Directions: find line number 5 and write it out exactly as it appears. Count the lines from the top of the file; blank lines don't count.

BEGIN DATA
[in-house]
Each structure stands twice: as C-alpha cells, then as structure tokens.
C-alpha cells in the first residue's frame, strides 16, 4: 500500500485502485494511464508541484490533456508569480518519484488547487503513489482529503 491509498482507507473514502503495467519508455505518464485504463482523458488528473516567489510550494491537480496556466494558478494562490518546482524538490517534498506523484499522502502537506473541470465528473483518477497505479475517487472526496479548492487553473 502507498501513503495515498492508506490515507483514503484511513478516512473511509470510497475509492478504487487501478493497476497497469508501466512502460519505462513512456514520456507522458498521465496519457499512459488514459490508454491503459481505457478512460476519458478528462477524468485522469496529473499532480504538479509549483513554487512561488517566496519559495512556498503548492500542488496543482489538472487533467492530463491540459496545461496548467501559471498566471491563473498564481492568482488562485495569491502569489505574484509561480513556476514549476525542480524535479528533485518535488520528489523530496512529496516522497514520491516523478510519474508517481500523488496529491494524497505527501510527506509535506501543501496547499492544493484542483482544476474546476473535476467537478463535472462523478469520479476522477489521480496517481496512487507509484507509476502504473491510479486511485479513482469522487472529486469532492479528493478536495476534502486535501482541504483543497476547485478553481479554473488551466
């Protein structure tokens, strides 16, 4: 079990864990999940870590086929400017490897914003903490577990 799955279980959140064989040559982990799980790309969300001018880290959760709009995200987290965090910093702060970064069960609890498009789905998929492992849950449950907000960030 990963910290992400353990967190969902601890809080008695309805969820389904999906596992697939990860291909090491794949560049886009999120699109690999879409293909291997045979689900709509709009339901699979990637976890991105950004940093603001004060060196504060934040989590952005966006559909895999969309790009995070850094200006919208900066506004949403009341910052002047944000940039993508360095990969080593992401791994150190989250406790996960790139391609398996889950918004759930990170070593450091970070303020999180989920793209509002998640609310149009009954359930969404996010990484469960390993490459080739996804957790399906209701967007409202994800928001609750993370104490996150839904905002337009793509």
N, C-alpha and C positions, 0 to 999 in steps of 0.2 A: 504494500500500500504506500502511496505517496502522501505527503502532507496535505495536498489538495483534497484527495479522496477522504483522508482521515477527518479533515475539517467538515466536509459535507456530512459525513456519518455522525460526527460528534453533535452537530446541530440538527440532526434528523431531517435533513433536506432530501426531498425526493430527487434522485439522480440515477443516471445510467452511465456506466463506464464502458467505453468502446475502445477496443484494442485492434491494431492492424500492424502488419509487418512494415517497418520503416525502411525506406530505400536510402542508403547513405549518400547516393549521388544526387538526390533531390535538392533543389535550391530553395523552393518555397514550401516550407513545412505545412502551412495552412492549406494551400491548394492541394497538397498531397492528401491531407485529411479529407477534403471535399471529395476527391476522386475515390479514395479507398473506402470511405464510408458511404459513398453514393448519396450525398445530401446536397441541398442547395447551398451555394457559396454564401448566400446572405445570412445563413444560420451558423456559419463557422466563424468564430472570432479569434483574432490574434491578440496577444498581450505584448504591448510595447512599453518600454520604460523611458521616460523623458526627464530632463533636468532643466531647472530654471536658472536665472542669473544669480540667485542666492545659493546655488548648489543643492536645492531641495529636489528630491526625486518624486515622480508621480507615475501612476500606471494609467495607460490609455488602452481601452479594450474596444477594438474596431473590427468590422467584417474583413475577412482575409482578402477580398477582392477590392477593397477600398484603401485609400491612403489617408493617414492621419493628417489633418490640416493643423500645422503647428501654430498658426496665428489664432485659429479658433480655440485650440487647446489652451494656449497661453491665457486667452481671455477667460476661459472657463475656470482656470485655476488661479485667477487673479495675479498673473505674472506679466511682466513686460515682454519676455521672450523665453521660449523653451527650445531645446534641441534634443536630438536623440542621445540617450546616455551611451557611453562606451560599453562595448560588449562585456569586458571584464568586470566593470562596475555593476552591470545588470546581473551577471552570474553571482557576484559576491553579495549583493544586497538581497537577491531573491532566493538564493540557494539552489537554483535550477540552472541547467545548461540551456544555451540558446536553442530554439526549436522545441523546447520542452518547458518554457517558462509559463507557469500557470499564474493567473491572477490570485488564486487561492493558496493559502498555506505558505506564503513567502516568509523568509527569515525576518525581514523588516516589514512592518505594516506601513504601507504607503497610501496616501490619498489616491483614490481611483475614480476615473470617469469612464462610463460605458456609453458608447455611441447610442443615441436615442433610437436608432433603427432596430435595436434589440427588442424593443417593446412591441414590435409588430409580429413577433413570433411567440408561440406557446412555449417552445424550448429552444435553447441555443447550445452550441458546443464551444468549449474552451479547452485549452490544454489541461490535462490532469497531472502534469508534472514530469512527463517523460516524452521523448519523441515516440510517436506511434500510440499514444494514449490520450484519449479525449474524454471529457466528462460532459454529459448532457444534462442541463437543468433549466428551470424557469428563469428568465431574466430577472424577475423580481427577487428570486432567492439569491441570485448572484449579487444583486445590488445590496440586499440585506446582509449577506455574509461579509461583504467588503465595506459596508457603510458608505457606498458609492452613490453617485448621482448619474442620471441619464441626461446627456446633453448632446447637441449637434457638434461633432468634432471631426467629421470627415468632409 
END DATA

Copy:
N, C-alpha and C positions, 0 to 999 in steps of 0.2 A: 504494500500500500504506500502511496505517496502522501505527503502532507496535505495536498489538495483534497484527495479522496477522504483522508482521515477527518479533515475539517467538515466536509459535507456530512459525513456519518455522525460526527460528534453533535452537530446541530440538527440532526434528523431531517435533513433536506432530501426531498425526493430527487434522485439522480440515477443516471445510467452511465456506466463506464464502458467505453468502446475502445477496443484494442485492434491494431492492424500492424502488419509487418512494415517497418520503416525502411525506406530505400536510402542508403547513405549518400547516393549521388544526387538526390533531390535538392533543389535550391530553395523552393518555397514550401516550407513545412505545412502551412495552412492549406494551400491548394492541394497538397498531397492528401491531407485529411479529407477534403471535399471529395476527391476522386475515390479514395479507398473506402470511405464510408458511404459513398453514393448519396450525398445530401446536397441541398442547395447551398451555394457559396454564401448566400446572405445570412445563413444560420451558423456559419463557422466563424468564430472570432479569434483574432490574434491578440496577444498581450505584448504591448510595447512599453518600454520604460523611458521616460523623458526627464530632463533636468532643466531647472530654471536658472536665472542669473544669480540667485542666492545659493546655488548648489543643492536645492531641495529636489528630491526625486518624486515622480508621480507615475501612476500606471494609467495607460490609455488602452481601452479594450474596444477594438474596431473590427468590422467584417474583413475577412482575409482578402477580398477582392477590392477593397477600398484603401485609400491612403489617408493617414492621419493628417489633418490640416493643423500645422503647428501654430498658426496665428489664432485659429479658433480655440485650440487647446489652451494656449497661453491665457486667452481671455477667460476661459472657463475656470482656470485655476488661479485667477487673479495675479498673473505674472506679466511682466513686460515682454519676455521672450523665453521660449523653451527650445531645446534641441534634443536630438536623440542621445540617450546616455551611451557611453562606451560599453562595448560588449562585456569586458571584464568586470566593470562596475555593476552591470545588470546581473551577471552570474553571482557576484559576491553579495549583493544586497538581497537577491531573491532566493538564493540557494539552489537554483535550477540552472541547467545548461540551456544555451540558446536553442530554439526549436522545441523546447520542452518547458518554457517558462509559463507557469500557470499564474493567473491572477490570485488564486487561492493558496493559502498555506505558505506564503513567502516568509523568509527569515525576518525581514523588516516589514512592518505594516506601513504601507504607503497610501496616501490619498489616491483614490481611483475614480476615473470617469469612464462610463460605458456609453458608447455611441447610442443615441436615442433610437436608432433603427432596430435595436434589440427588442424593443417593446412591441414590435409588430409580429413577433413570433411567440408561440406557446412555449417552445424550448429552444435553447441555443447550445452550441458546443464551444468549449474552451479547452485549452490544454489541461490535462490532469497531472502534469508534472514530469512527463517523460516524452521523448519523441515516440510517436506511434500510440499514444494514449490520450484519449479525449474524454471529457466528462460532459454529459448532457444534462442541463437543468433549466428551470424557469428563469428568465431574466430577472424577475423580481427577487428570486432567492439569491441570485448572484449579487444583486445590488445590496440586499440585506446582509449577506455574509461579509461583504467588503465595506459596508457603510458608505457606498458609492452613490453617485448621482448619474442620471441619464441626461446627456446633453448632446447637441449637434457638434461633432468634432471631426467629421470627415468632409 